Office of the Attorney General
Honorable Felipe Reyna
Opinion No. JM-4
Re: Whether water board of city of Robinson is required to comply with article 6252-17, V.T.C.S.
Dear Mr. Reyna:
You have asked us to determine if the board of trustees for the city of Robinson waterworks is (1) a governmental body as defined in article 6252-17, section 1(c), V.T.C.S.; (2) required to conduct meetings which are open to the public as provided by article 6252-17, section 2(a), V.T.C.S.; and (3) required to post a written notice of each meeting as provided in article 6252-17, section 3A, V.T.C.S.
Article 6252-17 prohibits governmental bodies from holding meetings which are closed to the public, unless authorized by an exception. Section 1(c) defines 'governmental body' as:
any board, commission, department, committee, or agency within the executive or legislative department of the state, which is under the direction of one or more elected or appointed members; and every Commissioners Court and city council in the state, and every deliberative body having rule-making or quasi-judicial power and classified as a department, agency, or political subdivision of a county or city; and the board of trustees of every school district, and every county board of school trustees and county board of education; and the governing board of every special district heretofore or hereafter created by law. (Emphasis added).
Articles 1111 through 1118, V.T.C.S., establish the authority for cities and towns to encumber any city owned utility. Article 1111 empowers cities and towns, inter alia, to mortgage and encumber water systems. Article 1115 permits control of the encumbered system to be placed in a board of trustees named in the encumbrance. Article 1115 states:
The management and control of any such system or systems during the time they are encumbered, may by the terms of such encumbrance, be placed in the hands of the city council of such town, or may be placed in the hands of a board of trustees to be named in such encumbrance, consisting of not more than five members, one of whom shall be the mayor of such city or town. The compensation of such trustees shall be fixed by such contract, but shall never exceed five per cent of the gross receipts of such systems in any one year. The terms of office of such board of trustees, their powers and duties, the manner of exercising same, the election of their successors, and all matters pertaining to their organization and duties may be specified in such contract of encumbrance. In all matters where such contract is silent, the laws and rules governing the council of such city or town shall govern said board of trustees so far as applicable. (Emphasis added).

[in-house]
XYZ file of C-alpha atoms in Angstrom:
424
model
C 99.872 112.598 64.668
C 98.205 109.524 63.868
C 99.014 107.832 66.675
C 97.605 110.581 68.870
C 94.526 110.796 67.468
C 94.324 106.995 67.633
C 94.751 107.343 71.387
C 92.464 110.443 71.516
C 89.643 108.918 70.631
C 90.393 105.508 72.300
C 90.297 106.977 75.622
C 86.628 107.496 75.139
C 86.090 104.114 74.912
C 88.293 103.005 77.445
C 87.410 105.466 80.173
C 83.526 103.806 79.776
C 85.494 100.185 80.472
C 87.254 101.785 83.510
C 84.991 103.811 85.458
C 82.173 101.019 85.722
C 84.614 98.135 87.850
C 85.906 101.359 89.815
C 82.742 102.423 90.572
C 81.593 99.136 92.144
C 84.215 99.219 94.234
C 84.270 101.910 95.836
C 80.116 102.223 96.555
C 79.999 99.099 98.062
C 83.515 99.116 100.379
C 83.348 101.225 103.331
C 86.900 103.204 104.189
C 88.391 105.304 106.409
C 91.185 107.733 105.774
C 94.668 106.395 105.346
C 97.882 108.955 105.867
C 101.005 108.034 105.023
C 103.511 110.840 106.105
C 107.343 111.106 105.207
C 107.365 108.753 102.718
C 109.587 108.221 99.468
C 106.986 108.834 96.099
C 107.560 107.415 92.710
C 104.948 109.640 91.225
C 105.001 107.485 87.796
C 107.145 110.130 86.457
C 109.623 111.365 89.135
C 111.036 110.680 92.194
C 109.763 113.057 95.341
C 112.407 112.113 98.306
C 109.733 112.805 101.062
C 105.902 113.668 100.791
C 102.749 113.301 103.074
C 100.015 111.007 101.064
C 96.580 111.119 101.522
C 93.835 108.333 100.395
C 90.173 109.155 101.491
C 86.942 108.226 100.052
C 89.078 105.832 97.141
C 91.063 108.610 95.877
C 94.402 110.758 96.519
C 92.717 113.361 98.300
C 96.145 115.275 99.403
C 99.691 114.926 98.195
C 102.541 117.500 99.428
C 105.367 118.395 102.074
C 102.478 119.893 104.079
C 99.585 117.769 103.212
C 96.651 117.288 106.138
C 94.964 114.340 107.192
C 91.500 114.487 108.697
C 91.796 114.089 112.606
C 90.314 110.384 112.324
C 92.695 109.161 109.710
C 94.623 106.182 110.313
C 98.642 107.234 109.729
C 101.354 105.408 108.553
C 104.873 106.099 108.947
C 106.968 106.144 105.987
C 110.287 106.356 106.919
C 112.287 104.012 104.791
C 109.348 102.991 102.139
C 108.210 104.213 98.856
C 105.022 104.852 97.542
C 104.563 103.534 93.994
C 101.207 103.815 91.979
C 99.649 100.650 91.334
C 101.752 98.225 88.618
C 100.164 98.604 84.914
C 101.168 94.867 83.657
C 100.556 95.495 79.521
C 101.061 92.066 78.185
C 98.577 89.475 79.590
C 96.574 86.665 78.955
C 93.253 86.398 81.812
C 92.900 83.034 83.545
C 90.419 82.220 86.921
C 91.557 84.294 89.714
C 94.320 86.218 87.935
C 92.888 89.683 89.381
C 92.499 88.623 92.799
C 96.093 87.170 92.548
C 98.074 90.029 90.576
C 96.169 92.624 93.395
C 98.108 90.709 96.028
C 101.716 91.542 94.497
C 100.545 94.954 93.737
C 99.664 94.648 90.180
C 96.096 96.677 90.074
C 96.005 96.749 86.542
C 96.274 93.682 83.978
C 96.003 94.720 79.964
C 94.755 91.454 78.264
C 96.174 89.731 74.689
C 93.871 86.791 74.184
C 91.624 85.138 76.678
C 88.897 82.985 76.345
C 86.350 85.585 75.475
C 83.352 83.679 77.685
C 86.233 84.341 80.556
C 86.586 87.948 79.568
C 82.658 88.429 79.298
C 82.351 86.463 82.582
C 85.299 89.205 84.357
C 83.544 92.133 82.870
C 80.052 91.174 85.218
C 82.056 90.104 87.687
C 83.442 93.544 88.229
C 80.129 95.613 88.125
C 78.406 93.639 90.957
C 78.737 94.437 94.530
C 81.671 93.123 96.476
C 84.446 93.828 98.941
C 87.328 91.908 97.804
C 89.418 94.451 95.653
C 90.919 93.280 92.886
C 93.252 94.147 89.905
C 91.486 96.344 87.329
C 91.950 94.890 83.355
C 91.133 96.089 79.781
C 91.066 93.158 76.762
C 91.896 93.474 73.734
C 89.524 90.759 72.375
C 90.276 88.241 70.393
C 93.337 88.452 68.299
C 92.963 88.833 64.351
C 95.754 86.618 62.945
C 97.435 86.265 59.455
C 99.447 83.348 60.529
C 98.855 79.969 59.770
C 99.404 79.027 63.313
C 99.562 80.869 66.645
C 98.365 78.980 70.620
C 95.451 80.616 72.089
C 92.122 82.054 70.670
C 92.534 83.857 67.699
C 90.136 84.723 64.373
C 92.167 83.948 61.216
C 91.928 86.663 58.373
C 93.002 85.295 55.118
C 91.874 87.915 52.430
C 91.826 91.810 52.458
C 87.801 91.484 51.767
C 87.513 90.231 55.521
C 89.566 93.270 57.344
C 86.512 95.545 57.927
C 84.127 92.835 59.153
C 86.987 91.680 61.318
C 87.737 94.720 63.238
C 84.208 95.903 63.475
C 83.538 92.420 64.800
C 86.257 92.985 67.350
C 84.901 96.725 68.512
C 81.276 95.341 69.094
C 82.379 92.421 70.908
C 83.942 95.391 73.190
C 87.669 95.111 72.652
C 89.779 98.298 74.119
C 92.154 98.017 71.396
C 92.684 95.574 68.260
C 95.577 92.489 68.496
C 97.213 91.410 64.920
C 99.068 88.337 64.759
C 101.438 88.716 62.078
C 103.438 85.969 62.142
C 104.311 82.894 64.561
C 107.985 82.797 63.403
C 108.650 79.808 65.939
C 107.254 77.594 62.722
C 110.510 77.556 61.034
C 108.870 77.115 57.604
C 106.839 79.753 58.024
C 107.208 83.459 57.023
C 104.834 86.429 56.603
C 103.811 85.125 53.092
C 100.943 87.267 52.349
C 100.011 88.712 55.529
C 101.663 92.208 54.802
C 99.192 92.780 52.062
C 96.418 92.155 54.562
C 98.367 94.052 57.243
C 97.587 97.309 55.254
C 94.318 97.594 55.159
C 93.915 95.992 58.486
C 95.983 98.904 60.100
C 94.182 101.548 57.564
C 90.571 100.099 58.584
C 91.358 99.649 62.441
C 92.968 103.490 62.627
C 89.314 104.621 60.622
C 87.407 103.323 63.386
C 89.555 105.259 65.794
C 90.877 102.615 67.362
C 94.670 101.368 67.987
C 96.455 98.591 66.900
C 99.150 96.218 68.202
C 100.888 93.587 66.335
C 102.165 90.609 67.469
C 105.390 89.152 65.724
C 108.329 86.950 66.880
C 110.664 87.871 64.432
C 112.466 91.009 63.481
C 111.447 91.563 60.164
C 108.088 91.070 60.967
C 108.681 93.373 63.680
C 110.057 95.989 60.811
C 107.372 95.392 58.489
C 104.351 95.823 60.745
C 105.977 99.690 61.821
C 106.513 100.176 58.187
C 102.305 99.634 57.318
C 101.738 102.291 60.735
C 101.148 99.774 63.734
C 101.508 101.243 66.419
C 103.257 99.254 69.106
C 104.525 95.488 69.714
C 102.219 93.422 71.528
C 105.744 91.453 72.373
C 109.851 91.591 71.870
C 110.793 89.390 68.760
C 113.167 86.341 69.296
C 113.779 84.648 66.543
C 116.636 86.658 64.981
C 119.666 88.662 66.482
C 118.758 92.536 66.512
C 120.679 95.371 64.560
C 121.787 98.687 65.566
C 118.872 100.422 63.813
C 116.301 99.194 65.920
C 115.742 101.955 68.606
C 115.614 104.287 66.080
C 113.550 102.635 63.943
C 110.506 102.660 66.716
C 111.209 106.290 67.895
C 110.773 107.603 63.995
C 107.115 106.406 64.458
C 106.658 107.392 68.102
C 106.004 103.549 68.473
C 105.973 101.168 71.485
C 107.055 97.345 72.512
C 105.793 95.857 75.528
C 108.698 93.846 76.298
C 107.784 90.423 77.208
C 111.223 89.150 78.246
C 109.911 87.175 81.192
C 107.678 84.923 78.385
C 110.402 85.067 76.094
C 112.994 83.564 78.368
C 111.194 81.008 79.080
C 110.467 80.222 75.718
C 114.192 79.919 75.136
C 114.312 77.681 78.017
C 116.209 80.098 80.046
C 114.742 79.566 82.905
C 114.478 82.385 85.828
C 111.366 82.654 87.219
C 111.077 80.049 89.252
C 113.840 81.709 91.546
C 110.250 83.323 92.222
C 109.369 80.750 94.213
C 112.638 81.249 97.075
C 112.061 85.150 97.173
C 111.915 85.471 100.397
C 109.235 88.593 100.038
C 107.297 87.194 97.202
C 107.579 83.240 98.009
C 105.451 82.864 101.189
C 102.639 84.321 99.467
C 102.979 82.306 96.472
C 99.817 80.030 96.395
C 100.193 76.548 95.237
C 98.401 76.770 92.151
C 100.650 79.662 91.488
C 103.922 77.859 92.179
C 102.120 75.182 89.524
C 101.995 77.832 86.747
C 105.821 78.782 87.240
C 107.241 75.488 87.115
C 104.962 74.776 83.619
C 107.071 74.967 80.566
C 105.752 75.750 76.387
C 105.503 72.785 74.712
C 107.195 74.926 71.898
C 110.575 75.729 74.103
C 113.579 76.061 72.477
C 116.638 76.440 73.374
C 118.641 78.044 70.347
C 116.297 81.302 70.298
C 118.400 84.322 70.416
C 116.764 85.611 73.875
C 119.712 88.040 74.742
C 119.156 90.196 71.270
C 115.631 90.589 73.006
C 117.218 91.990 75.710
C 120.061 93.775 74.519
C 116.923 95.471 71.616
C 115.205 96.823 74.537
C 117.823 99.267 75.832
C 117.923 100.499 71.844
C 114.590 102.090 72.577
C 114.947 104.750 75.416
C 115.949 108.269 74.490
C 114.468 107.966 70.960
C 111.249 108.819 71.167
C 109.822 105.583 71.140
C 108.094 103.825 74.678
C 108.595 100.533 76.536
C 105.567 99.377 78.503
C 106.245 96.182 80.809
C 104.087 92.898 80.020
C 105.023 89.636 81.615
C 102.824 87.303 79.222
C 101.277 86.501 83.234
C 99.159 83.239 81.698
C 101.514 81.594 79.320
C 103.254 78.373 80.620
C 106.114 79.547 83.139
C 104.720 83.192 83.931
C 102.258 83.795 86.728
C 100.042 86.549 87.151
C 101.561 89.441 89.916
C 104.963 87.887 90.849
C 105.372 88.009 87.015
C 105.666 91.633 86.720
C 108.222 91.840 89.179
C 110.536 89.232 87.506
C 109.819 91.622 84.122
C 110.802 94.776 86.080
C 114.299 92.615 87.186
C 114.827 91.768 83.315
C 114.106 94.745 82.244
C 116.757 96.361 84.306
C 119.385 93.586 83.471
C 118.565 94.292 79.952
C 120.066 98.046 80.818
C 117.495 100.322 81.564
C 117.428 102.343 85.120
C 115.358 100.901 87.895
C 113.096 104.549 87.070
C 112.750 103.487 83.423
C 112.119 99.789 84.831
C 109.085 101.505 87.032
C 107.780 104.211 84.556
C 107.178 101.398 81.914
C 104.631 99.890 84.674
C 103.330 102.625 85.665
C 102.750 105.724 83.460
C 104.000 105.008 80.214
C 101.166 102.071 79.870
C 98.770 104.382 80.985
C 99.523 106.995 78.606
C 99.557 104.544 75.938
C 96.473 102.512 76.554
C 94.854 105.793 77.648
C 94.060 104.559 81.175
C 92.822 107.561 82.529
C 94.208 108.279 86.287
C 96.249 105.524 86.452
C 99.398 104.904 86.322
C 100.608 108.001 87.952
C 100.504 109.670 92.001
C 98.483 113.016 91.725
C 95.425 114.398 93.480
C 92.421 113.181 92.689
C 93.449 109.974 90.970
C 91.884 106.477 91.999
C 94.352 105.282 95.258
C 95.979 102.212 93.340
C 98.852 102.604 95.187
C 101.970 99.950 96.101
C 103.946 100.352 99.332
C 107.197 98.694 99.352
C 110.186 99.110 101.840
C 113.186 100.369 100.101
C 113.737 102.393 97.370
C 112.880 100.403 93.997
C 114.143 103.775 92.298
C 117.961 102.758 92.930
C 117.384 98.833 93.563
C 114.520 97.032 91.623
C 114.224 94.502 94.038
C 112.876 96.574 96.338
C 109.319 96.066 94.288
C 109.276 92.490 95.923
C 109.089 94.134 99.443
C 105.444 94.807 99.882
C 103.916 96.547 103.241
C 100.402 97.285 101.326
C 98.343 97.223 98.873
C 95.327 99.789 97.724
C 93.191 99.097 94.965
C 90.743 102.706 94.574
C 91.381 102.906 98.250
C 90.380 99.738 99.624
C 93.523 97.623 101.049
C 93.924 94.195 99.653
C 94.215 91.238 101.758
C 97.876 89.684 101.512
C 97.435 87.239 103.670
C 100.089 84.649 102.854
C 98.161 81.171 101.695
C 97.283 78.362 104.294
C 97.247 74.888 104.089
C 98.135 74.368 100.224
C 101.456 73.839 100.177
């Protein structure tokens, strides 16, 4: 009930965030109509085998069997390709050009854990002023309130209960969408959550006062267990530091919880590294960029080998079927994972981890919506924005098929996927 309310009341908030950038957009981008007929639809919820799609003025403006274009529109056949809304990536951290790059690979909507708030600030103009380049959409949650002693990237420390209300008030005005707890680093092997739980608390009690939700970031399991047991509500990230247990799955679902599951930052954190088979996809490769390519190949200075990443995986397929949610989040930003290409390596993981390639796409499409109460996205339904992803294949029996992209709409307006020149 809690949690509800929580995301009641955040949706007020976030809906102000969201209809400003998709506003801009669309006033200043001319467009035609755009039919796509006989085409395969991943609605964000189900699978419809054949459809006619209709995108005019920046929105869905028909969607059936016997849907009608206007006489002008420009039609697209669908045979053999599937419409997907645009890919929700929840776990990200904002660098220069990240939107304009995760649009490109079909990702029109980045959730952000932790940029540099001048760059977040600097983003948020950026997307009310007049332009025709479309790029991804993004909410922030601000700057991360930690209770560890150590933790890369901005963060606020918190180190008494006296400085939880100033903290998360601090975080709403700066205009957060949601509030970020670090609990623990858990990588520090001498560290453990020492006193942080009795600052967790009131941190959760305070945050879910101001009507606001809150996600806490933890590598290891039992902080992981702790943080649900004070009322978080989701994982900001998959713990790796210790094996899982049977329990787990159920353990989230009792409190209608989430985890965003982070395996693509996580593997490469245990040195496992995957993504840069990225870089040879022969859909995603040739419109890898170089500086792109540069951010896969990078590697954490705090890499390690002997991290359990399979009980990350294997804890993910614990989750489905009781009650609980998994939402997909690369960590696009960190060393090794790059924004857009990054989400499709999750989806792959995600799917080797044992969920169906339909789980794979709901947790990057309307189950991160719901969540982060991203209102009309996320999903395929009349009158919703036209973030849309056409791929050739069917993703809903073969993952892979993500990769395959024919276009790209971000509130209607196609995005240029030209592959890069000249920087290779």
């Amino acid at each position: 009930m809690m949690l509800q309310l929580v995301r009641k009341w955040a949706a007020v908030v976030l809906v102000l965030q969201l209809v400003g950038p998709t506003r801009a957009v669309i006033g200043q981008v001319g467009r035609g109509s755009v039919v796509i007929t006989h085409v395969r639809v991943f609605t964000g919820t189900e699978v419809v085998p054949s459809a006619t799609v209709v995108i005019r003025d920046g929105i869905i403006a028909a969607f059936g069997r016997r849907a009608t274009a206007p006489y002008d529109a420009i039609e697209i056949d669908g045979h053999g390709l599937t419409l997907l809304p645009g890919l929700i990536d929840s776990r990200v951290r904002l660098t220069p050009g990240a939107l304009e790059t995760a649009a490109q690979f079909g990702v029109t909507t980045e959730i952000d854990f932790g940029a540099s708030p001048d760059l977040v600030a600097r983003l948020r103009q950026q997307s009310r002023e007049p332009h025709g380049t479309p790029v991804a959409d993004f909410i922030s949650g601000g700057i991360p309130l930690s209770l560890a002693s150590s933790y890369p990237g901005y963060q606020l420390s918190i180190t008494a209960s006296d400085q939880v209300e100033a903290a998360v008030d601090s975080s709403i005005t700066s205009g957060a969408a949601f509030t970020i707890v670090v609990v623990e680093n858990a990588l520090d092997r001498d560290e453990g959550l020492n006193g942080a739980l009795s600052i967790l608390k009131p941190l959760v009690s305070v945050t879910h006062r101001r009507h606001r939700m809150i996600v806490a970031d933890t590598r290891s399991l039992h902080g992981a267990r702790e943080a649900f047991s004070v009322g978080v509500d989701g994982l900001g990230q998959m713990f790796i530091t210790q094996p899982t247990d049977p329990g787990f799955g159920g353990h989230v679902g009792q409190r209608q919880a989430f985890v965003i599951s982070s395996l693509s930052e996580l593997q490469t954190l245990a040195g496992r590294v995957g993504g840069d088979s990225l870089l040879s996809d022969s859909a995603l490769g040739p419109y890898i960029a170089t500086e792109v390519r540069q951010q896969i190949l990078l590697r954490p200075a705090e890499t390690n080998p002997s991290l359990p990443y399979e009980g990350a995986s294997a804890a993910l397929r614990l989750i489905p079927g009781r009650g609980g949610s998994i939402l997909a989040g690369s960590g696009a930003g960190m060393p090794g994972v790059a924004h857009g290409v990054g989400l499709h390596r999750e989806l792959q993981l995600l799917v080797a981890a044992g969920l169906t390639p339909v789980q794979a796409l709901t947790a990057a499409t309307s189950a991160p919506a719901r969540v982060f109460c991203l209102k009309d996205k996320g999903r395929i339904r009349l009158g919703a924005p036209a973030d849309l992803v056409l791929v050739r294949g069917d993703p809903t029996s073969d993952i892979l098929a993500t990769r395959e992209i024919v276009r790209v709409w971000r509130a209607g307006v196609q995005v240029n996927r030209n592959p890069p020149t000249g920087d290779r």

The Robinson city council created the board of trustees in an ordinance which tracked the language of article 1115. The powers and duties of the board created by the ordinance include the power to fix all rates and to adopt and enforce all rules and regulations the board deems necessary or proper. This is also consistent with the statutory placement of 'management and control' of the system with a board of trustees.
Article 1115 allows a municipality to delegate its power to manage and control a city owned utility to a board of trustees to act as the city's agent while the utility is encumbered. Texas courts have concluded that an article 1115 board of trustees is an agent of the city. Tuttle v. Guadalupe-Blanco River Authority, 174 S.W.2d 589 (Tex. 1943) affirming 171 S.W.2d 520 (Tex. Civ. App.--San Antonio 1943); see also Guadalupe-Blanco River Authority v. City of San Antonio, 200 S.W.2d 989 (Tex. 1947) (accepting without comment prior Texas Supreme Court decision that Board of Trustees had no standing to sue); Mireles v. Deer Run Properties, Inc., 616 S.W.2d 342, 343 (Tex. Civ. App.--San Antonio 1981, no writ); Crownhill Homes, Inc. v. City of San Antonio, 433 S.W.2d 448 (Tex. Civ. App.--Corpus Christi 1968, writ ref'd n.r.e.) (Action of board of trustees of waterworks in regulating extension of water mains was exercise of legislative or governmental power, not proprietary).
Based on these Texas cases, it is our opinion that the board of trustees is an agency of the city authorized by statute and ordinance to manage and control the waterworks system of the city of Robinson and that the board has been delegated legislative and governmental powers for that purpose. Thus, the board of trustees is a 'department, agency, or political subdivision of the city' which has rule making authority and is a governmental body as defined in article 6252-17, section 1(c). Meetings of the board of trustees must comply with article 6252-17, and written notice of each meeting must be given as required in article 6252-17, section 3A. See Lower Colorado River Authority v. City of San Marcos, 523 S.W.2d 641 (Tex. 1975); Lake County Estates v. Toman, 624 S.W.2d 677 (Tex. Civ. App.--Fort Worth 1981, writ ref'd n.r.e.); Lumberton Municipal Utility District v. Cease, 596 S.W.2d 601 (Tex. Civ. App.--Beaumont 1980, no writ).
The board of trustees for the city of Robinson waterworks is a governmental body as defined in article 6252-17, section 1(c). Meetings of the board of trustees must be open to the public as provided by article 6252-17, section 2(a), and written notice of each meeting must be given as required in article 6252-17, section 3A.
Very truly yours,
Attorney General of Texas
First Assistant Attorney General
David R. Richards
Executive Assistant Attorney General
Prepared by Patricia Hinohosa
Assistant Attorney General